VLans and multiple DCHP servers

Discussion in 'Mac OS X Server, Xserve, and Networking' started by Drich290195, Mar 26, 2017.

  1. Drich290195 macrumors 6502

    Drich290195

    Joined:
    Apr 2, 2011
    #1
    wondering if you can help. Run a Mac mini as my server. What I'm wanting is to keep my main network away from a test network I use for older machines.

    I have configured a dchp server for my main 192 network with no issue. However I'm trying to create a vlan as the guest network on 172.

    I create the vlan and then create a dchp server to allocAte a ip range to it no issue.

    My question is how do I connect to that vlan and dchp server. Everytime I plug a machine in it automatically connects to the 192 range. How would I get it to issue a ip range from the second dchp server.

    Finding it difficult to understand with the vlans being on the same nic. Is this even possible.

    Many thanks
     
  2. belvdr, Mar 26, 2017
    Last edited: Mar 26, 2017

    belvdr macrumors 603

    Joined:
    Aug 15, 2005
    #2
    The simplest option is to configure a router to connect the two VLANs.

    On the 172 VLAN, you need to create a DHCP helper (relay) on the router to point to the 192 subnet's DHCP server, assuming you are only using one DHCP server for both subnets. This will forward the DHCP broadcasts to the 192 subnet for allocation.

    If you're connecting a machine to a port and it's pulling a 192 address, then you are plugging into the 192 VLAN.

    For your last statement, I am confused. What VLANs are on the same NIC and what is this device?

    EDIT: Another option would be to trunk the port going to the Mac Mini (i.e. allow multiple VLANs to travel over the one cable). On the Mini, you would need to create two virtual interfaces with an IP on each subnet and tag those interfaces with the correct VLAN with 802.1Q or similar. Then you would configure the DHCP server with the two DHCP scopes. I don't even know if this is possible with macOS.

    Frankly, I think the top option is a lot simpler to do, but everyone has their preferences.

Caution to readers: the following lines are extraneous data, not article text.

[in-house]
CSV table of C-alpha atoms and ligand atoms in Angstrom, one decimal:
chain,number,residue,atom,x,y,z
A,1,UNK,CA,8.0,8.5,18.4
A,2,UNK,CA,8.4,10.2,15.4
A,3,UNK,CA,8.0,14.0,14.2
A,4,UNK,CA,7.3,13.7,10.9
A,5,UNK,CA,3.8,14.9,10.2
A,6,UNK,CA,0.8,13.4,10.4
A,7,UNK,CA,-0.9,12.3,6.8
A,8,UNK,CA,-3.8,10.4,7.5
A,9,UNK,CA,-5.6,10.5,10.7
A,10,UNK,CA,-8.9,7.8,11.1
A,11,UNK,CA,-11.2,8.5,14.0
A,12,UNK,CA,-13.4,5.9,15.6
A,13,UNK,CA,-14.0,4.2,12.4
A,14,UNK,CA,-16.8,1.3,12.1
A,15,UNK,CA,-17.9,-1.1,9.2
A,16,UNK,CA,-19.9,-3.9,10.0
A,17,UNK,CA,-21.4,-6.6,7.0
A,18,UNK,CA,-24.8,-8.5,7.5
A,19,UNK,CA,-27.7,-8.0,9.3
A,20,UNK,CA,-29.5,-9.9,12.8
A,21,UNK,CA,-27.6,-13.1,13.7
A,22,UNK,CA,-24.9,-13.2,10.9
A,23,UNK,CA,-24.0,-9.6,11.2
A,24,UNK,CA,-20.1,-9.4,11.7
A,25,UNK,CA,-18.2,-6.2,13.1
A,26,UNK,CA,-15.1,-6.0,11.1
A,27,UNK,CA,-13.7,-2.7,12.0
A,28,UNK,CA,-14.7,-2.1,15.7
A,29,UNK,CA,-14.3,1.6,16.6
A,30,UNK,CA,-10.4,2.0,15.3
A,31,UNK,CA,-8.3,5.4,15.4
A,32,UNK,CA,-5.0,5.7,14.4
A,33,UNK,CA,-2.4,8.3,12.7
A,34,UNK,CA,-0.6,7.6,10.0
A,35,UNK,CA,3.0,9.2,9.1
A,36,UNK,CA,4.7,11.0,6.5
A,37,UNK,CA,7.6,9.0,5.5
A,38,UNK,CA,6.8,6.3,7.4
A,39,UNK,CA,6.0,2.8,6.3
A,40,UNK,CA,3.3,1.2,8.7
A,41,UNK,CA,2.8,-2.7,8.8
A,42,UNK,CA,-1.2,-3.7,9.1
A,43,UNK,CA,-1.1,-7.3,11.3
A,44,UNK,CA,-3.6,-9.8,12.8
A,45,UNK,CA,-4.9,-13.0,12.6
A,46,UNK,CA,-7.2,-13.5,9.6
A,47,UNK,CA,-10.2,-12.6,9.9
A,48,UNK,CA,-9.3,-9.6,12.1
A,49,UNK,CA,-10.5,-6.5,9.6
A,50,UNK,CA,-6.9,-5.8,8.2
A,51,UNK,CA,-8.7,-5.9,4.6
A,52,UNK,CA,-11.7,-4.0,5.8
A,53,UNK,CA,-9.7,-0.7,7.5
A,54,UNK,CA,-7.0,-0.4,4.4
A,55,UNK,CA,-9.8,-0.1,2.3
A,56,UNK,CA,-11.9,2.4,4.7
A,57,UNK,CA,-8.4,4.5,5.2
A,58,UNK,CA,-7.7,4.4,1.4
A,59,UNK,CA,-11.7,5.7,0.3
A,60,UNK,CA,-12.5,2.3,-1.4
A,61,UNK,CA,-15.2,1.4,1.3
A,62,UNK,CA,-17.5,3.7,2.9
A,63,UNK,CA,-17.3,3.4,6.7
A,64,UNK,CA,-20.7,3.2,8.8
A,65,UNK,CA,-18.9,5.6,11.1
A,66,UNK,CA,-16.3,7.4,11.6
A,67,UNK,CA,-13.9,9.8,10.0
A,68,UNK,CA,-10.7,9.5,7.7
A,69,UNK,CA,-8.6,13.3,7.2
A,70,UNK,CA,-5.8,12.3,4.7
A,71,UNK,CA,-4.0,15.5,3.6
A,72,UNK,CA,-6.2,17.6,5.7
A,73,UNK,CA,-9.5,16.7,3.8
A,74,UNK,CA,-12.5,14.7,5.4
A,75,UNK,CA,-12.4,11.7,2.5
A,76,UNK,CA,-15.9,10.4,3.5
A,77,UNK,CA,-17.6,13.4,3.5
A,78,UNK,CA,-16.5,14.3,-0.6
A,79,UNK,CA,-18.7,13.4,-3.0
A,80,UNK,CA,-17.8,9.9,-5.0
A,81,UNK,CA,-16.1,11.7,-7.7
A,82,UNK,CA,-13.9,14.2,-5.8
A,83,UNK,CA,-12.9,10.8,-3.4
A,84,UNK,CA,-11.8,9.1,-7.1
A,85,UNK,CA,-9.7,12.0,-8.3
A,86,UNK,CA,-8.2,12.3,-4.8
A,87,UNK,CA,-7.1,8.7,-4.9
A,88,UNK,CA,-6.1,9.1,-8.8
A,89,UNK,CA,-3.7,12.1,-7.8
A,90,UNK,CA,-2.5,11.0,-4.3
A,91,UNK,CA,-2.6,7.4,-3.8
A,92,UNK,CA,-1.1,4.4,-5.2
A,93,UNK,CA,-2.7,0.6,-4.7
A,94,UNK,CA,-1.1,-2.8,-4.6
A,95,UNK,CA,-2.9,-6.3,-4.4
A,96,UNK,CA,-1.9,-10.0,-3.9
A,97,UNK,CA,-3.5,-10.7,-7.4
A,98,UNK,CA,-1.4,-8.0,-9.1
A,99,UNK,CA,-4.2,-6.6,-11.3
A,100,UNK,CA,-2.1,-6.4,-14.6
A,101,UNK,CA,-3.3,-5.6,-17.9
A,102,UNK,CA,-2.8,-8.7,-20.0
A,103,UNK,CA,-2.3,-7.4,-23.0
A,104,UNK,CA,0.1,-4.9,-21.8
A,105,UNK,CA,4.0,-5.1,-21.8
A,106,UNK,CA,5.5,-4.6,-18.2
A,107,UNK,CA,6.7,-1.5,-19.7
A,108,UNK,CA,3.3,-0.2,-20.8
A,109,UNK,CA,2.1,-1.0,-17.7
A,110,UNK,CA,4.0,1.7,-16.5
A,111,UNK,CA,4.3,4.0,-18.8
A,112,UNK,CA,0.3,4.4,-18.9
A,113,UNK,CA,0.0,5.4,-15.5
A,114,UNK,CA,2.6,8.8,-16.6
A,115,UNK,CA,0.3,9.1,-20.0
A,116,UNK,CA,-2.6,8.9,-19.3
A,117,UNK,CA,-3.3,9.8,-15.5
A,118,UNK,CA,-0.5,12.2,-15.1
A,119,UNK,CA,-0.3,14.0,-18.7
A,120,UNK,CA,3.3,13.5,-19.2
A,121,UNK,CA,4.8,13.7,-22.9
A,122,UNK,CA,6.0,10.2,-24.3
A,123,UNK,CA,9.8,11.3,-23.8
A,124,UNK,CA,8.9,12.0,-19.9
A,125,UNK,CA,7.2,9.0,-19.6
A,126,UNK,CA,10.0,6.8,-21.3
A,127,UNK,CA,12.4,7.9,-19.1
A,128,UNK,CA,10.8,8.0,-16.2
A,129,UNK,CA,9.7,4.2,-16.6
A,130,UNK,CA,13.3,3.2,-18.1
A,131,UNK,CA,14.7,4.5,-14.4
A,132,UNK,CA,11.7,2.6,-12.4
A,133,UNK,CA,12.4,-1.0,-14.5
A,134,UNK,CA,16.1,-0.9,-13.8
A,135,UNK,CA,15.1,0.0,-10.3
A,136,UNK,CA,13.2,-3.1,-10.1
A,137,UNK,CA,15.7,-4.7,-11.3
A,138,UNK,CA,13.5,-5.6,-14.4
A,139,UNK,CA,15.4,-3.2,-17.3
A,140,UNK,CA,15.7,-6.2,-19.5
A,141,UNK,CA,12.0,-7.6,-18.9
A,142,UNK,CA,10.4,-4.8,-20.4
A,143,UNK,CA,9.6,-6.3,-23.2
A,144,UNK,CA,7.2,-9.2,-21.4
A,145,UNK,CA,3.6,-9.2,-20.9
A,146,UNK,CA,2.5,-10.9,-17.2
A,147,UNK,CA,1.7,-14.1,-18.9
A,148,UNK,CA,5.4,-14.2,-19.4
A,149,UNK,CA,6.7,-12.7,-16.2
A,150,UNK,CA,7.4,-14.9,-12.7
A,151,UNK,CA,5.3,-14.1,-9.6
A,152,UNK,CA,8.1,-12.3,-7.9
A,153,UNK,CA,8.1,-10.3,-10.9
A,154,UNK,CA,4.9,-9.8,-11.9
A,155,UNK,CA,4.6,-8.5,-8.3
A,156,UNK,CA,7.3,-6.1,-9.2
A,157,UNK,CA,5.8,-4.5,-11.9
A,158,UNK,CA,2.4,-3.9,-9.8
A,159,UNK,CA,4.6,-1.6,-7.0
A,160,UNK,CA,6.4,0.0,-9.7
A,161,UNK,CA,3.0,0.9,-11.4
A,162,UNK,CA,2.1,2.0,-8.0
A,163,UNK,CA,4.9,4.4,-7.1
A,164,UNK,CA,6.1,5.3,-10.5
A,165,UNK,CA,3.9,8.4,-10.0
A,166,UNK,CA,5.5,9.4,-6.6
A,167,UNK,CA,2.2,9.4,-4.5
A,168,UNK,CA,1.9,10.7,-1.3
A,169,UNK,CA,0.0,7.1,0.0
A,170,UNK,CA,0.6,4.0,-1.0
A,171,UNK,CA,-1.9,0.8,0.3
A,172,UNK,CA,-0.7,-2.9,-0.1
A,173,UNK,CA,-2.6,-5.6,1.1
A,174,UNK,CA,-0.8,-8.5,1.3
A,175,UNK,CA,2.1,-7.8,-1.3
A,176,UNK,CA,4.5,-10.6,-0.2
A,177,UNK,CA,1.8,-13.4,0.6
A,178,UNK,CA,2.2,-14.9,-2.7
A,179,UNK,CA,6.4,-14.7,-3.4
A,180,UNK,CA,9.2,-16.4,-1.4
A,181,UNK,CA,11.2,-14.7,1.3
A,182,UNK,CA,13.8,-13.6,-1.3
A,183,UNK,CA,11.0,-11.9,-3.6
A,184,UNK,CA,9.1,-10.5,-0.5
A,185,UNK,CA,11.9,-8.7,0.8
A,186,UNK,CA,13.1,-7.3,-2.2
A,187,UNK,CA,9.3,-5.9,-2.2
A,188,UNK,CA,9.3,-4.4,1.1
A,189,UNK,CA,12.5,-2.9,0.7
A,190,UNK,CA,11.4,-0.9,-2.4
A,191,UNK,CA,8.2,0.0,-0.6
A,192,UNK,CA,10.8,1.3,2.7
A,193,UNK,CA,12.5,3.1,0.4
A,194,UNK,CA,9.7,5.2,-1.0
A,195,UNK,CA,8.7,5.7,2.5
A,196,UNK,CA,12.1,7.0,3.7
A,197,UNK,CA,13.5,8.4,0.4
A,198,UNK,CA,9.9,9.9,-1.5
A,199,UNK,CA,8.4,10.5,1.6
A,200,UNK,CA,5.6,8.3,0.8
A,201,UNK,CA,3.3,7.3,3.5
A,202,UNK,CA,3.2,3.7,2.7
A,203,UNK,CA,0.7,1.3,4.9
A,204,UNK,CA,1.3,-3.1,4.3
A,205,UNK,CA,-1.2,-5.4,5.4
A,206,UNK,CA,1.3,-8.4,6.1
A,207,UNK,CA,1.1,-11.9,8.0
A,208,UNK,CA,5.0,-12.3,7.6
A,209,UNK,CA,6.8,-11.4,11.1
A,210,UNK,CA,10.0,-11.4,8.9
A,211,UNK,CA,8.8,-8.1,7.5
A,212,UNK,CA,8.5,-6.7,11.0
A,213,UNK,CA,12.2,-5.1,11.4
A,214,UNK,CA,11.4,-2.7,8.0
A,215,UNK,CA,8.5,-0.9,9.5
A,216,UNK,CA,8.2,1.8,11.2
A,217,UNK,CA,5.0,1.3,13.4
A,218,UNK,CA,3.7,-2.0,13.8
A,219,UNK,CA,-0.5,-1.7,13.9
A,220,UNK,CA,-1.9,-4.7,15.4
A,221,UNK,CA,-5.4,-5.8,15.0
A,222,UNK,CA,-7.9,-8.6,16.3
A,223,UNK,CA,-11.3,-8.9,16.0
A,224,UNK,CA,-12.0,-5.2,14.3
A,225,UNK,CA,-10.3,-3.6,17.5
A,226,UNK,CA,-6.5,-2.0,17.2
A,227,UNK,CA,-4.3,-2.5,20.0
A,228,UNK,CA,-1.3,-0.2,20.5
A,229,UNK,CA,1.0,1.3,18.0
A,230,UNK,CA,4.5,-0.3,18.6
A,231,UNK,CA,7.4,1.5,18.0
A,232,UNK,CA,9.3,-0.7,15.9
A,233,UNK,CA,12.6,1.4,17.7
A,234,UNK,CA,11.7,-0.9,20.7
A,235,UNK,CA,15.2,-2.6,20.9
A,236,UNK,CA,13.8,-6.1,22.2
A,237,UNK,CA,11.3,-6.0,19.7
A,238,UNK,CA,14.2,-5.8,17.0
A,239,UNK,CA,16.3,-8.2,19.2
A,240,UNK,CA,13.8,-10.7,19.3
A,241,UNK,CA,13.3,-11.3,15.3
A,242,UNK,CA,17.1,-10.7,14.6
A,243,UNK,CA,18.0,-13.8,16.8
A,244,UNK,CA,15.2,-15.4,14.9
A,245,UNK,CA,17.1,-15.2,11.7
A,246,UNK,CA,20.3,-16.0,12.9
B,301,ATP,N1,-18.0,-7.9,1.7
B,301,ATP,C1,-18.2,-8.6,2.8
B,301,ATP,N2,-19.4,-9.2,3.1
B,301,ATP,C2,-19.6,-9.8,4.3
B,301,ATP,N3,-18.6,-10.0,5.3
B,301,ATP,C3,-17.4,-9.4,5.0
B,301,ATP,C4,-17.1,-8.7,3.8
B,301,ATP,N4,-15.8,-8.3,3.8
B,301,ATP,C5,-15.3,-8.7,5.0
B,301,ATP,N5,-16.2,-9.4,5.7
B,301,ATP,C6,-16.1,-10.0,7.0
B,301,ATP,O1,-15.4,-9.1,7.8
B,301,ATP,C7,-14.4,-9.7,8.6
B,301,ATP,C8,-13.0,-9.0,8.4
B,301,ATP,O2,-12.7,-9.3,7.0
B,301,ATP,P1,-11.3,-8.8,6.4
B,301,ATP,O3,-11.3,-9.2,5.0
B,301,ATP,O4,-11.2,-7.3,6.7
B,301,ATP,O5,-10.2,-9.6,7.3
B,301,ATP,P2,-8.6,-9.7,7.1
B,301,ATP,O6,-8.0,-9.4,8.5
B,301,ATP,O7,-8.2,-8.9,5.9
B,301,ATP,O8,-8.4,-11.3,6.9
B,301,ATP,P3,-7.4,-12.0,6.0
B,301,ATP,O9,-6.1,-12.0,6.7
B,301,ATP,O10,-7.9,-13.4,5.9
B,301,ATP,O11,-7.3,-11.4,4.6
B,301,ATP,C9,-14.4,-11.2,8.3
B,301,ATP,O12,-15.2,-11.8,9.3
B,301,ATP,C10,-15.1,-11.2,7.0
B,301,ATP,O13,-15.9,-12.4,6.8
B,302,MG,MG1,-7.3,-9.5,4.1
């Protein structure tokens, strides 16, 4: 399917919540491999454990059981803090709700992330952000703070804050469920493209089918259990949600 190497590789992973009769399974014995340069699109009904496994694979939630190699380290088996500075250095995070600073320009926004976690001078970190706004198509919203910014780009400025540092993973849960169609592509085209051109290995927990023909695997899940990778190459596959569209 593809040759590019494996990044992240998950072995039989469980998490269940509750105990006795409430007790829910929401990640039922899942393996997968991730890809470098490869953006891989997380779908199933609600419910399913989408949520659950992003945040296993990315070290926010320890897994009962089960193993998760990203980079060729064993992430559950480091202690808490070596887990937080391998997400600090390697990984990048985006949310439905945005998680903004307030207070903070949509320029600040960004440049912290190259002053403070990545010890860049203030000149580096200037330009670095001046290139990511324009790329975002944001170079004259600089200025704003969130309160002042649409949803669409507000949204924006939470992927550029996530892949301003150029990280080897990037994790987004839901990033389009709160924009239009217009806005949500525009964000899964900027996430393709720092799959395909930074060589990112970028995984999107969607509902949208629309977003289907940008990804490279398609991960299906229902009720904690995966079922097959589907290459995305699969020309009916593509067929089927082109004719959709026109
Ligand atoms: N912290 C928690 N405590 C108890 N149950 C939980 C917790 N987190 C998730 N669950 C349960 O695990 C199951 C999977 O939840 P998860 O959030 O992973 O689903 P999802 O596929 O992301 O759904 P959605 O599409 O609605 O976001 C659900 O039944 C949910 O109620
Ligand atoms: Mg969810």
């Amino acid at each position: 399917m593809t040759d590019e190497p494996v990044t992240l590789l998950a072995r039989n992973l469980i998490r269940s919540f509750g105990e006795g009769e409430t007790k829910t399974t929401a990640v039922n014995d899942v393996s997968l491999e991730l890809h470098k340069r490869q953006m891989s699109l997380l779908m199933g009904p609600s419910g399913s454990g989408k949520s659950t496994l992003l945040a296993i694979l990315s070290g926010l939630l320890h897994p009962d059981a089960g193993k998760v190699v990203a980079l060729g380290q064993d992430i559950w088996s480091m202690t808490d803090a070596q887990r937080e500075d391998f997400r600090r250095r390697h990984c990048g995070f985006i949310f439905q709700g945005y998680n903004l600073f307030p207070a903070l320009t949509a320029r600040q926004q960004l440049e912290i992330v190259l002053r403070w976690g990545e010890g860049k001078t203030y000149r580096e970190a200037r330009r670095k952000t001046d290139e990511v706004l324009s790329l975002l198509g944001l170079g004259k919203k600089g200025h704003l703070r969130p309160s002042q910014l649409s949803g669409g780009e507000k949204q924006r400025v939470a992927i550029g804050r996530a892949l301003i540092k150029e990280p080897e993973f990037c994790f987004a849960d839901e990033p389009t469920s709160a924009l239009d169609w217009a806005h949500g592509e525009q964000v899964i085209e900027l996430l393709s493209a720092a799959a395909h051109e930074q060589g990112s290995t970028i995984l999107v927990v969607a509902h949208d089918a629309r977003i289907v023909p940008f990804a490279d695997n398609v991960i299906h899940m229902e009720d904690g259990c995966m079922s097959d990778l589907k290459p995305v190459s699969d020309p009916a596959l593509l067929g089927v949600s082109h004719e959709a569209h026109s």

3. iMouse macrumors regular

    Joined:
    Jul 23, 2002
    Location:
    Boardman, Ohio
    #3
    You could also add a second NIC through a Thunderbolt to Ethernet adapter and tell your DHCP server to provide a different range across the second interface for the same effect. If you do multiple VLANs across a single NIC, the switch you use needs to be able to understand 802.1Q trunking. You'd have to shell out a bit of cash for a managed switch with this capability rather than just buying a second Ethernet adapter and running an unmanaged switch off of each interface.
     
  4. DoFoT9 macrumors P6

    DoFoT9

    Joined:
    Jun 11, 2007
    Location:
    Singapore
    #4
    As the above posts allude, you need to have them physically segregated (or, virtually if you can justify the cost) else new devices will not be able to tell which network to join, and instead will grab the default gateway information/IP etc.

    You could have 2 wireless network devices that might be able to make this simpler.
     
  5. Flint Ironstag macrumors 6502a

    Flint Ironstag

    Joined:
    Dec 1, 2013
    Location:
    Houston, TX USA
    #5
    If you have a budget, Kerio Control firewalls do this nicely.
     
  6. DJLC macrumors 6502a

    DJLC

    Joined:
    Jul 17, 2005
    Location:
    Mooresville, NC
    #6
    Two options —

    1) If your router supports DHCP relay, enable that on the 172 VLAN and point it to the DHCP server's IP address. You may need to allow this traffic thru the firewall.

    2) Configure a VLAN interface in System Preferences -> Network on the macOS Server. Enable the 172 DHCP scope on that new interface.
     

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